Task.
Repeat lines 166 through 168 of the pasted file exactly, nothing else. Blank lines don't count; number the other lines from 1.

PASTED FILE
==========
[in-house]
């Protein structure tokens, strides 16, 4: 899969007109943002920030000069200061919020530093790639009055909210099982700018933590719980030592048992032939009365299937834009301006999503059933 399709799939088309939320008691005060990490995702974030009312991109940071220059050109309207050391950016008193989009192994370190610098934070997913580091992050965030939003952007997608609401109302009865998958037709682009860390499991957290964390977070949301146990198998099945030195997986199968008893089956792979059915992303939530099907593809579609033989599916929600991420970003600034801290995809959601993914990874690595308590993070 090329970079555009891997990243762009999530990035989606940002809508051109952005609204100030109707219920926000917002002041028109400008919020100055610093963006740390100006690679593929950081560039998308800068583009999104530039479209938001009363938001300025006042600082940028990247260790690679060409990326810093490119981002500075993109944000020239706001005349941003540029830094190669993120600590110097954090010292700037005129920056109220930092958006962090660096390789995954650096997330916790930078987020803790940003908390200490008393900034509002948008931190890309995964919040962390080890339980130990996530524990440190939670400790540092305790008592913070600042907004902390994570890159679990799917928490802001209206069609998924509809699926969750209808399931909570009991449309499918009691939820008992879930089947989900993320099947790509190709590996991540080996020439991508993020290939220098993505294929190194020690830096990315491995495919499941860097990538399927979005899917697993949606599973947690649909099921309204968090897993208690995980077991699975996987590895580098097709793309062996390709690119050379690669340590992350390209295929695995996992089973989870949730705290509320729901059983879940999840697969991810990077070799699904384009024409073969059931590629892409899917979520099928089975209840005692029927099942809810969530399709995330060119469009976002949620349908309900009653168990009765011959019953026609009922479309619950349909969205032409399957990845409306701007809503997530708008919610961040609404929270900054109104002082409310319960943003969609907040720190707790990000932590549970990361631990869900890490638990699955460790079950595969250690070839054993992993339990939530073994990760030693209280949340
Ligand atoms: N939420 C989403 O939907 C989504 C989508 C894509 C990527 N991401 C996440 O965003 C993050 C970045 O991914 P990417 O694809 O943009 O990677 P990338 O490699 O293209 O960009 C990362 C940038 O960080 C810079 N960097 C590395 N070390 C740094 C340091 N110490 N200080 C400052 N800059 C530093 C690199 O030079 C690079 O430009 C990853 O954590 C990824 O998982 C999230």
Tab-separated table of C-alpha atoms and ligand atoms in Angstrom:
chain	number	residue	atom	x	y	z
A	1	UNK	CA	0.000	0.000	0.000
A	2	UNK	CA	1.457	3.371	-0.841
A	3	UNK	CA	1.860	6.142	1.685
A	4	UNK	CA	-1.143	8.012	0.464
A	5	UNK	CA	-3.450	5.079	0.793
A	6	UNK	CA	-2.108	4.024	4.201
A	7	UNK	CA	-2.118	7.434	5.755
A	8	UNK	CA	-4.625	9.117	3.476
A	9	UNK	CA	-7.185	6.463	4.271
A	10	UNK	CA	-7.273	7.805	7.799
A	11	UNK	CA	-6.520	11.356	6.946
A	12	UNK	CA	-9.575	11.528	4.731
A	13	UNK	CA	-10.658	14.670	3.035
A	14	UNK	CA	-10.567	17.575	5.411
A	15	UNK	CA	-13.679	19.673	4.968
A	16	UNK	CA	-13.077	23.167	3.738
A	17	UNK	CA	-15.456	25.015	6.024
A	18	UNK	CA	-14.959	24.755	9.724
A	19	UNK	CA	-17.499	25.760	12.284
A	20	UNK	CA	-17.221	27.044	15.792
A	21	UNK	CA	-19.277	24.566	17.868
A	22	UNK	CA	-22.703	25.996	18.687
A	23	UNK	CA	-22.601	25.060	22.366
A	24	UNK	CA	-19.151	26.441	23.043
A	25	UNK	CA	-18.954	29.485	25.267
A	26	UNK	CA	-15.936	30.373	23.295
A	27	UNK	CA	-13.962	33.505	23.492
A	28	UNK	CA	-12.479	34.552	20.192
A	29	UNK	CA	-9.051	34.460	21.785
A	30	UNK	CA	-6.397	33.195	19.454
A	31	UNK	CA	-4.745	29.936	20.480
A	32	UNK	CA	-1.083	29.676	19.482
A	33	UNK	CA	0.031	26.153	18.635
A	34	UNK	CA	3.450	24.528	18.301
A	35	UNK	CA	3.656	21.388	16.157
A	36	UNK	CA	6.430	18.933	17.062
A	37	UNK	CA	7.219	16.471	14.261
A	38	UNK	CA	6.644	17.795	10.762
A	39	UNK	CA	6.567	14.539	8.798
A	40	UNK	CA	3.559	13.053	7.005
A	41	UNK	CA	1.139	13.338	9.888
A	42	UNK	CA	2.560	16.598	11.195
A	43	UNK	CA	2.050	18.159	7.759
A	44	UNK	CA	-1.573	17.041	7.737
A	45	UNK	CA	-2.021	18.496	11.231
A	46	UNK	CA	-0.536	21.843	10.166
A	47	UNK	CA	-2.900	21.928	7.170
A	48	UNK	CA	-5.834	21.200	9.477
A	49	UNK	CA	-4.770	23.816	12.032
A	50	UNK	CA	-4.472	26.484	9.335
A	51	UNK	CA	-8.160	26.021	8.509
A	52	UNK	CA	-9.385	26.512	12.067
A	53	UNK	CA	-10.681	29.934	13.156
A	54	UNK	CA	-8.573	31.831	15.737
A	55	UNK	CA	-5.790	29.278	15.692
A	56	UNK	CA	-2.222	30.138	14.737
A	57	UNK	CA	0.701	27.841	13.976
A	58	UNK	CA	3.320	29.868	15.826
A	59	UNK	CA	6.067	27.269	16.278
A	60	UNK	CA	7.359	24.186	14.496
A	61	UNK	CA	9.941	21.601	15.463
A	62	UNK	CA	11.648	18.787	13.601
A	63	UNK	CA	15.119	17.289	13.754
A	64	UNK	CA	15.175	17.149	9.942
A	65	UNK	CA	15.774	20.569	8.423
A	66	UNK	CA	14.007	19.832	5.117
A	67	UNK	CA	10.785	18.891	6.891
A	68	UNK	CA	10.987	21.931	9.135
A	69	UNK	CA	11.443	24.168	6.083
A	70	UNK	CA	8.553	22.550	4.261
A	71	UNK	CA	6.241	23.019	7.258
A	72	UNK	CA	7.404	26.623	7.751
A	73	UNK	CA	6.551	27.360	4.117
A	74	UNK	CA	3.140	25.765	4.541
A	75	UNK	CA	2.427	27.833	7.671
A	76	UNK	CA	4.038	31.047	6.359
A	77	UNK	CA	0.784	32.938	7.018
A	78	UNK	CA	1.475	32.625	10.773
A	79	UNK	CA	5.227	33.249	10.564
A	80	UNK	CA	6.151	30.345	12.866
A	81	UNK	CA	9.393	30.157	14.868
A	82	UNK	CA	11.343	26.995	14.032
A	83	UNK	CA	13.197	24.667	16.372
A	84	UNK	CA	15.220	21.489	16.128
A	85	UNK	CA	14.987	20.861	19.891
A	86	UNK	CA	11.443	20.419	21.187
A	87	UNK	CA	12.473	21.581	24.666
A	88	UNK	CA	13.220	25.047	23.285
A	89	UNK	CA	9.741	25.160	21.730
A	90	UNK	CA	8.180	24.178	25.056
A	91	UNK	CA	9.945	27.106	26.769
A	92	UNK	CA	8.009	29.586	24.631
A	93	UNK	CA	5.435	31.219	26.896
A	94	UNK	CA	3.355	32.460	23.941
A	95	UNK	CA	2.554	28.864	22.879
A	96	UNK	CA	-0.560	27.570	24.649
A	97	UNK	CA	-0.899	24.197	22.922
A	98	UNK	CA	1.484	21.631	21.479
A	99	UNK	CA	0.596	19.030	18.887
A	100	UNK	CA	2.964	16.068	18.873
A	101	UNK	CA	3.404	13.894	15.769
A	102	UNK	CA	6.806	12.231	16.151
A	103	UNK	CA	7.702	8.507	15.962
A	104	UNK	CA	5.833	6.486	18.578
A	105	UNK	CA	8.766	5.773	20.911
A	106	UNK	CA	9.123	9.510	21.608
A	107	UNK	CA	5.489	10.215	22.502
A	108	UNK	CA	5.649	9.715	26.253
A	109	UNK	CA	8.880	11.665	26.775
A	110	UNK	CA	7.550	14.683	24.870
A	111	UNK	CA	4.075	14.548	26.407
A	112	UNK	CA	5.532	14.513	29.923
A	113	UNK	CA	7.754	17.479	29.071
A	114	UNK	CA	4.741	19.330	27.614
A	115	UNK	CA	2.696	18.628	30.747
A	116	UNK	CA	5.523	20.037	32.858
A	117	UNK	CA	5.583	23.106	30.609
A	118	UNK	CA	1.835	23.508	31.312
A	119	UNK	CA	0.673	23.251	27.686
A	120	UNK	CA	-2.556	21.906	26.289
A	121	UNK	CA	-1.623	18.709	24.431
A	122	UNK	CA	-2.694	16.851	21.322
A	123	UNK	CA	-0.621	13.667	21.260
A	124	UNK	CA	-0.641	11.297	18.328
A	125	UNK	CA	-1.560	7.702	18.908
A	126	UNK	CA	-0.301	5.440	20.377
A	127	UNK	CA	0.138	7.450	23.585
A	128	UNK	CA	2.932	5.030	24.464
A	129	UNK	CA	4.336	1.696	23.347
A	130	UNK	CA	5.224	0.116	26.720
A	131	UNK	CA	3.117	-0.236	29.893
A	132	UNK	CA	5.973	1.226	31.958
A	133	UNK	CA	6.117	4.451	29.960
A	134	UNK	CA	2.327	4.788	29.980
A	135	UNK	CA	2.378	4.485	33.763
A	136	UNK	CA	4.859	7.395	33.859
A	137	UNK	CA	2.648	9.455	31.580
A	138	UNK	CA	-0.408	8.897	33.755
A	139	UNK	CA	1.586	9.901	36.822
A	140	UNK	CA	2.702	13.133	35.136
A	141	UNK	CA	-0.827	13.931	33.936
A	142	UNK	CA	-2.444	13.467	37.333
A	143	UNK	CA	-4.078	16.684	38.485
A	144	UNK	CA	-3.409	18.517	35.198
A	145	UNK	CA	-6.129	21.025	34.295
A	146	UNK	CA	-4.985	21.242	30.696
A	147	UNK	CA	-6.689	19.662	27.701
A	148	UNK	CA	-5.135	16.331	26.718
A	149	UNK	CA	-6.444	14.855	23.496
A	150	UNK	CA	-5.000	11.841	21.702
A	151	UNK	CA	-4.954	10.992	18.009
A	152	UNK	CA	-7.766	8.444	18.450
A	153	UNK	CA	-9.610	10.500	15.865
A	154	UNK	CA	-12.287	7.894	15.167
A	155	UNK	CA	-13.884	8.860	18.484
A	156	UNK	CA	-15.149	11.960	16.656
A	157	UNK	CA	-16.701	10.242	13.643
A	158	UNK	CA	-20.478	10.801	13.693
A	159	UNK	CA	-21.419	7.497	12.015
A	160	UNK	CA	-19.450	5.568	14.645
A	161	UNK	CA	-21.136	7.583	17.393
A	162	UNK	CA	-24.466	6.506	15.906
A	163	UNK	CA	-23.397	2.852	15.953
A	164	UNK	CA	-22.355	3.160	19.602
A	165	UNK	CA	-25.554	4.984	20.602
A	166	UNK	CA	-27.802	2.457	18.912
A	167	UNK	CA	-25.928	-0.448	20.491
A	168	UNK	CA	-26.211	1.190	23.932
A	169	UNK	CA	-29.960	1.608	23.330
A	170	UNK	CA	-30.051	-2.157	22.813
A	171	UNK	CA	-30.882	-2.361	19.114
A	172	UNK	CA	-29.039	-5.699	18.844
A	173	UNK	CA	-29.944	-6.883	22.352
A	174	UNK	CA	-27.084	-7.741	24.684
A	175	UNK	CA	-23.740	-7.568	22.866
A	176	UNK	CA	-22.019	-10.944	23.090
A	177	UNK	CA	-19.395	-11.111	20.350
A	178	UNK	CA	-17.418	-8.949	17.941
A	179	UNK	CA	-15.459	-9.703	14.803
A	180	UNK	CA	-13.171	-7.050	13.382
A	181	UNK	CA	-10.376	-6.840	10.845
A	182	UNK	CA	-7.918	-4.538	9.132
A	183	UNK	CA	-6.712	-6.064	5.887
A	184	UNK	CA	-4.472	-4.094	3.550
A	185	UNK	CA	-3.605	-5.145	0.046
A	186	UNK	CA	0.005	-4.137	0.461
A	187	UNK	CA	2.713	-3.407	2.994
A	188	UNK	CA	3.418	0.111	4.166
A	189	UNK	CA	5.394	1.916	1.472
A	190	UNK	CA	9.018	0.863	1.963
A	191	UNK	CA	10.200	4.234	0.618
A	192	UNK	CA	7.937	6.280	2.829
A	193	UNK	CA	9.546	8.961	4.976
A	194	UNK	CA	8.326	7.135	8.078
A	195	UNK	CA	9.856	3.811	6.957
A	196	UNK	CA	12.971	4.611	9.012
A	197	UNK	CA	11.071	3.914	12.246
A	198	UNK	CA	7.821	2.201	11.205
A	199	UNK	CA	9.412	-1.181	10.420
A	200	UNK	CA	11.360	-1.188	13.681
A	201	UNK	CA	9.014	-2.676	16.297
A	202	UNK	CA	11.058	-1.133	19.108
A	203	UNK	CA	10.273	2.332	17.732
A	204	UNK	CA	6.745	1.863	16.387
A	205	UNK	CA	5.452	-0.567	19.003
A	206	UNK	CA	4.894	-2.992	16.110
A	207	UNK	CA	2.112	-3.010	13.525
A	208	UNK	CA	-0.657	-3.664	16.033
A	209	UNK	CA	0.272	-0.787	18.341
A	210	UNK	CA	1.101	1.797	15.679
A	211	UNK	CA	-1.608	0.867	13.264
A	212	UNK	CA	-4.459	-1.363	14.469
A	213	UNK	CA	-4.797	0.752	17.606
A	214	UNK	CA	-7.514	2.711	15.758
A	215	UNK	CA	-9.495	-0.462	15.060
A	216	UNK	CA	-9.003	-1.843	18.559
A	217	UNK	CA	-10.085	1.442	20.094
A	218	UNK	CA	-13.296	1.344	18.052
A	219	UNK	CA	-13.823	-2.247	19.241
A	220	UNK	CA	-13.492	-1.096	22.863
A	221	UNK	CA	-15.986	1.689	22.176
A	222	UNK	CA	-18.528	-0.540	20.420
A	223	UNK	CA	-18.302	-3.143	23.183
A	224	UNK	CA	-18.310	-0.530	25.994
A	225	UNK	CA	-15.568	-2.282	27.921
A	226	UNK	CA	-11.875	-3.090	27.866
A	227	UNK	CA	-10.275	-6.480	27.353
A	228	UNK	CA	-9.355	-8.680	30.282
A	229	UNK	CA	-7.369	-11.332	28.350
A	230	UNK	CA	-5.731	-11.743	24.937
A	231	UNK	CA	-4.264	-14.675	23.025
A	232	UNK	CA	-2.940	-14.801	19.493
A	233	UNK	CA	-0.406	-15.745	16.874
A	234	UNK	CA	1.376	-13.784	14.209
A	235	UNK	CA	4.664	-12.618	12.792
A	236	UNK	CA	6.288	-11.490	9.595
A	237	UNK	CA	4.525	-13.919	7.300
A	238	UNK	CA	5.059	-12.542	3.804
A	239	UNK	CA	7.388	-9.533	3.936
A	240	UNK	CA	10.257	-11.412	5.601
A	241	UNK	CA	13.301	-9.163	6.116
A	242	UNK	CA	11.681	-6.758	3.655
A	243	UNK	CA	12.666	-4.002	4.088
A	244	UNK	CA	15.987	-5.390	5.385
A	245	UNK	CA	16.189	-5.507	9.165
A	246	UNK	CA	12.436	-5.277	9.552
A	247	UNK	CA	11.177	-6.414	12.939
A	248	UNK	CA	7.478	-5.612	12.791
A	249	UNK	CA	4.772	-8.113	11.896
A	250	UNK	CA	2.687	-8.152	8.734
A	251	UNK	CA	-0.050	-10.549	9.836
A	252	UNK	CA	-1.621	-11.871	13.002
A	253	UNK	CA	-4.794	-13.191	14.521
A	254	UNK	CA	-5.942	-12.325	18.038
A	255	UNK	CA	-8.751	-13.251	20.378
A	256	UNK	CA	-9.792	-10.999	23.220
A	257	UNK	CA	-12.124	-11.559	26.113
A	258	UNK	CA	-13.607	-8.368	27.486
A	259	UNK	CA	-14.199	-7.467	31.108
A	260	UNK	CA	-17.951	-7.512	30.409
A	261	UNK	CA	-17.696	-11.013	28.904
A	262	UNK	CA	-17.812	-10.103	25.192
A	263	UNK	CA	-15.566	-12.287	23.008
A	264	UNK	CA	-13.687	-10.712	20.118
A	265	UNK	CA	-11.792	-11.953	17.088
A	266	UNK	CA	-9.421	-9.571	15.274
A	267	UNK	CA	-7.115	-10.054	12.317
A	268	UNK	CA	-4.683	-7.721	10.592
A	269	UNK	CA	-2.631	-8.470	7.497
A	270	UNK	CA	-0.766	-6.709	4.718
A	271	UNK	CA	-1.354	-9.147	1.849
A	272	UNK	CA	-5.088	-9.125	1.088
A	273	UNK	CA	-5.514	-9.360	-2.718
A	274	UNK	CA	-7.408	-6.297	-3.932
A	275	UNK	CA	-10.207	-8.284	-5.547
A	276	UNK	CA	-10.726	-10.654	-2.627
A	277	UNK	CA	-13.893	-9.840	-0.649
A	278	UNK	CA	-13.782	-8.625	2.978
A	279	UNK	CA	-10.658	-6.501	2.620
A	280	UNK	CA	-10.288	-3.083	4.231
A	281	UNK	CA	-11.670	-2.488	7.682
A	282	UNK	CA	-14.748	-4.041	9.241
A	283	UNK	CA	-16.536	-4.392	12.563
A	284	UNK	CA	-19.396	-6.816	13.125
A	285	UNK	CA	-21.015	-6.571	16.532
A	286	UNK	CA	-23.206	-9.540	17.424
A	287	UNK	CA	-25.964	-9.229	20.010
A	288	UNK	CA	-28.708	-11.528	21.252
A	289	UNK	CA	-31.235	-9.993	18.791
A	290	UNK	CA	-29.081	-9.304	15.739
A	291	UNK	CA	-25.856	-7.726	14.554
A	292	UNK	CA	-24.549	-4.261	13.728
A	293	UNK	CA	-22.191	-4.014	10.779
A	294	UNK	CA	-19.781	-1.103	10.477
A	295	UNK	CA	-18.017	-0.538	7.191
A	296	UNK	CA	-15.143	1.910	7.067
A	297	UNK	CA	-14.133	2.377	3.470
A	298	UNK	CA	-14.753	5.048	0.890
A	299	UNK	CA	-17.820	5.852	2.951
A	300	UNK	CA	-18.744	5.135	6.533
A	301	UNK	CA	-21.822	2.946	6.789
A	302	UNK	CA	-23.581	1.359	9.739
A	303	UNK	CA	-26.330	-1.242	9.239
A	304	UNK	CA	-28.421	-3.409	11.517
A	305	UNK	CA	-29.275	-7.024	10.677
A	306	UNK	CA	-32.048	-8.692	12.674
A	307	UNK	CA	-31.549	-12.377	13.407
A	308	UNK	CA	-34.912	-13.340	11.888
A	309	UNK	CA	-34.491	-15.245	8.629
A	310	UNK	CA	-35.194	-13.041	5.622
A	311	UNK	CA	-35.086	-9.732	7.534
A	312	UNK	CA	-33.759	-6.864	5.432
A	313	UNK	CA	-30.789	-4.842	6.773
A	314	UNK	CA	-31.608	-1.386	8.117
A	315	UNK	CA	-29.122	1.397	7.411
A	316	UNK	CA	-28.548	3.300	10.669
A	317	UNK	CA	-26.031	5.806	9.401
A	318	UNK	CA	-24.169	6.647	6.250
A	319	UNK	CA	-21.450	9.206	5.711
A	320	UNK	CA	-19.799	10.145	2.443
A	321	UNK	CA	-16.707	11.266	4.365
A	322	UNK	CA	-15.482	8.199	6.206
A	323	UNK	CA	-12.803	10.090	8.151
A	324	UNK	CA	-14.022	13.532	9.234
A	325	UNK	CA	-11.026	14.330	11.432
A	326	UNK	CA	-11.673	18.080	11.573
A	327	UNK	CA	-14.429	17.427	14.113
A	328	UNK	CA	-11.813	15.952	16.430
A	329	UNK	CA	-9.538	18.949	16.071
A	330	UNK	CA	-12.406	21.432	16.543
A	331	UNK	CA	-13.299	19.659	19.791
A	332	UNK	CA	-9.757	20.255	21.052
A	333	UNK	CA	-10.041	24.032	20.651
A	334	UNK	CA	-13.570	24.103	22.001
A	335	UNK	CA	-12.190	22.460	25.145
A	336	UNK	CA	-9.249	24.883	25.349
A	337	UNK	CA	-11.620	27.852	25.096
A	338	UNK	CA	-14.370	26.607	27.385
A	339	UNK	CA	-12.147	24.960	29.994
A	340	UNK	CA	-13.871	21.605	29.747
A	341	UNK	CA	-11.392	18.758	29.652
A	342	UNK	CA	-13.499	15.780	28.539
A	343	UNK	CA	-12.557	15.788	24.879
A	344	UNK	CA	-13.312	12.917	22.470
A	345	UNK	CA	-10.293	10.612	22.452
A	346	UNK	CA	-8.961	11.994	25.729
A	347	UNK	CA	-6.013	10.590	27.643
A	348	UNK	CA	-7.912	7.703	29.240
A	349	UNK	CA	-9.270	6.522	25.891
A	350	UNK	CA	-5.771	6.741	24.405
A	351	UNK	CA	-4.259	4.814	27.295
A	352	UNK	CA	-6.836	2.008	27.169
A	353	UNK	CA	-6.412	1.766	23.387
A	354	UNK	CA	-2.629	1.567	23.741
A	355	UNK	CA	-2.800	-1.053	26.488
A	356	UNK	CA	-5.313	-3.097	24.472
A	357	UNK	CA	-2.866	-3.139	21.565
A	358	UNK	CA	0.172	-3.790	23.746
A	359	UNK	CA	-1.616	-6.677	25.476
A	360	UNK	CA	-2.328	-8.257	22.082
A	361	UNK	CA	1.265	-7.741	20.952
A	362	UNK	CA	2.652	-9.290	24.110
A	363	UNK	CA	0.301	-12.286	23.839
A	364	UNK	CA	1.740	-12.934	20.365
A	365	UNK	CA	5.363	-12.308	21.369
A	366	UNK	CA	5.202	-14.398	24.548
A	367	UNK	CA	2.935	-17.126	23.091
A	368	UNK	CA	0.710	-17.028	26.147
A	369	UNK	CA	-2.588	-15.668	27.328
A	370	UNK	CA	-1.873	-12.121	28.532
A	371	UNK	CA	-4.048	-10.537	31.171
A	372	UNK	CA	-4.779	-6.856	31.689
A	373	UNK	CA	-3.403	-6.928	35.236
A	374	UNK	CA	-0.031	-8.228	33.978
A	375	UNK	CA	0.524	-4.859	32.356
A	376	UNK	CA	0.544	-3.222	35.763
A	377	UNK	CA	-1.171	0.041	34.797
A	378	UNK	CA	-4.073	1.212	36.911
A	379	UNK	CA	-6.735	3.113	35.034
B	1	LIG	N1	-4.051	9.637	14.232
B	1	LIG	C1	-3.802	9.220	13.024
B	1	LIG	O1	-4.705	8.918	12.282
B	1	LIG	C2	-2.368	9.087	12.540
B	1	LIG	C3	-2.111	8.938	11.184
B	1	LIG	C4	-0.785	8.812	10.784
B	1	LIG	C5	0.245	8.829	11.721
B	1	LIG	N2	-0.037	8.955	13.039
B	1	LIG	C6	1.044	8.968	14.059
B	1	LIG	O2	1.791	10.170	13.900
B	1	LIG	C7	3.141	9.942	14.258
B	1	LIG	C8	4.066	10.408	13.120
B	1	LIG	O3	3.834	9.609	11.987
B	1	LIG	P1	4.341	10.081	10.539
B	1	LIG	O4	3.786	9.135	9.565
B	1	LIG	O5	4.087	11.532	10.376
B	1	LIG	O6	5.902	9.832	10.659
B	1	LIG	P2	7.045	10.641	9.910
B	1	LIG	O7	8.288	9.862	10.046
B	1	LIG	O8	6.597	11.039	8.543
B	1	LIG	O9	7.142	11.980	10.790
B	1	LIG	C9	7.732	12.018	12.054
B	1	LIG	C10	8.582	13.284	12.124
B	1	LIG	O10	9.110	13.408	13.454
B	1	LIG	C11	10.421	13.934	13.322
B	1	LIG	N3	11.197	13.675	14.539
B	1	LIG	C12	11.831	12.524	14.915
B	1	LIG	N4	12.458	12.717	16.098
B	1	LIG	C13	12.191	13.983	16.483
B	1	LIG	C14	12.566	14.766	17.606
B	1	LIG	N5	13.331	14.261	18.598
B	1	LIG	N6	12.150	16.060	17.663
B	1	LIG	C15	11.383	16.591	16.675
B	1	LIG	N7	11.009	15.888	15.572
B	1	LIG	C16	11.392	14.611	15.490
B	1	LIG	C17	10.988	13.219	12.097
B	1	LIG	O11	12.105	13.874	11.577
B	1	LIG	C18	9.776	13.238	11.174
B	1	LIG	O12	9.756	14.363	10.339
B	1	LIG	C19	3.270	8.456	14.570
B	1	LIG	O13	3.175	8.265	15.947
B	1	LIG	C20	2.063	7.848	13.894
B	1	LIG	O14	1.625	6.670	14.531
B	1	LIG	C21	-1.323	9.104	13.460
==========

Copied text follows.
A	161	UNK	CA	-21.136	7.583	17.393
A	162	UNK	CA	-24.466	6.506	15.906
A	163	UNK	CA	-23.397	2.852	15.953